But looking to a government solution overlooks the profound role government has played in creating this problem in the first place. Consider California. Legislators have passed reams of regulations designed to make health insurance safe and fair by tying the hands of small businesses in their choice of plans. The end result is that even the most basic policies are expensive and overly comprehensive. Mandated coverage—those illnesses and treatments that must be included—requires second opinions, off label use of prescription drugs, and diabetic self-management in every Californian policy.

Further complicating the situation in America's largest state is two more regulations: guaranteed issue (everyone must be sold insurance) and community rating (price must be based on age, not health). Together, guaranteed issue and community rating undermine the very principle of insurance, allowing people to get sick and then buy health insurance without financial penalty.

California is hardly the exception. Regulating the insurance industry has become the cause de jour in many states. There are more than 1,500 mandates on the books across America. A recent study suggests that in some states, mandates account for 40 percent of health-insurance costs. And legislators haven't just targeted the small group market (businesses with fewer than 50 employees) but, in several states, have turned their attention to the individual market. The result is similar. In New York, a gentleman in his 30s must pay $250 or more a month for health insurance; over in Connecticut, he can gain similar coverage for an eighth of the price. Given the obstacles placed in the way of affordable health coverage, it's surprising that there aren't more uninsured Americans.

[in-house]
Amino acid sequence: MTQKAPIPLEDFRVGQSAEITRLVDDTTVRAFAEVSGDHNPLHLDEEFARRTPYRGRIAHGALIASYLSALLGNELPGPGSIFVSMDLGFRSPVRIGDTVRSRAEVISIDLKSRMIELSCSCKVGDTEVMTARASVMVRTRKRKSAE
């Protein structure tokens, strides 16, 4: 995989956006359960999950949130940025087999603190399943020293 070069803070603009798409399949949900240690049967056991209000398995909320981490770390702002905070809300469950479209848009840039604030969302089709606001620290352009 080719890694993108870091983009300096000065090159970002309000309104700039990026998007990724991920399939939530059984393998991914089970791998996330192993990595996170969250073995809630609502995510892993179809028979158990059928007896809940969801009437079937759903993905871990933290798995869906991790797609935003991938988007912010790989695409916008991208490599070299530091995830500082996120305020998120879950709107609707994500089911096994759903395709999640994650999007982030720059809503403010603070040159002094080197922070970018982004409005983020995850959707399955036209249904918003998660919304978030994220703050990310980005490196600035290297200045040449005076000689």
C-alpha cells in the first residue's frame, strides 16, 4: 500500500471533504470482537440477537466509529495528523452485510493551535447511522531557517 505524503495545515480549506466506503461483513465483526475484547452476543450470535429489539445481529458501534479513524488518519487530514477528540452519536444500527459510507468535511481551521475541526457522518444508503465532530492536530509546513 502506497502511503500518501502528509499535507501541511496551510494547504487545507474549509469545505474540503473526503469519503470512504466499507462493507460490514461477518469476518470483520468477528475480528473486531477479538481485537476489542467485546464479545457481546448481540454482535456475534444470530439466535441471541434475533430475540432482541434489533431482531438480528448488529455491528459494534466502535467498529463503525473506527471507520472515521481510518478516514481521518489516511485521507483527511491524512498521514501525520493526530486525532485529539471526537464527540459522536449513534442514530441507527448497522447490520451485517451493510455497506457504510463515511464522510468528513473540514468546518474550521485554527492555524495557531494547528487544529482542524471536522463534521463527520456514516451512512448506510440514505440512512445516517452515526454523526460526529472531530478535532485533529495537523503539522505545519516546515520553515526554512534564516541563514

Ideally, mandate-heavy states should deregulate health insurance. Since this is unlikely, there is a straightforward alternative: The federal government should step in and allow out-of-state health-insurance purchases. The Internet provides a perfect venue for this new health-insurance market. Washington could thus help undo the extensive damage wrought by state politicians eager to legislate first and ask questions later. Such a move would be, in fact, entirely consistent with the Commerce Clause in the Constitution.

It would also be a reasonable first step in reestablishing market choice in health care. Thanks to the barrage of regulations, businesses, and individuals find themselves with limited and expensive options in most states. In Vermont, for example, there are just three carriers offering plans to small businesses; two, in the individual market. Thus, people in Vermont have more choice when it comes to yogurt than to insurance carriers.

Congress needs to step in. Just as Americans can shop around for mortgages, they should be allowed to look beyond state lines for health insurance. This would allow cheaper insurance—and more insured Americans.

Original Source: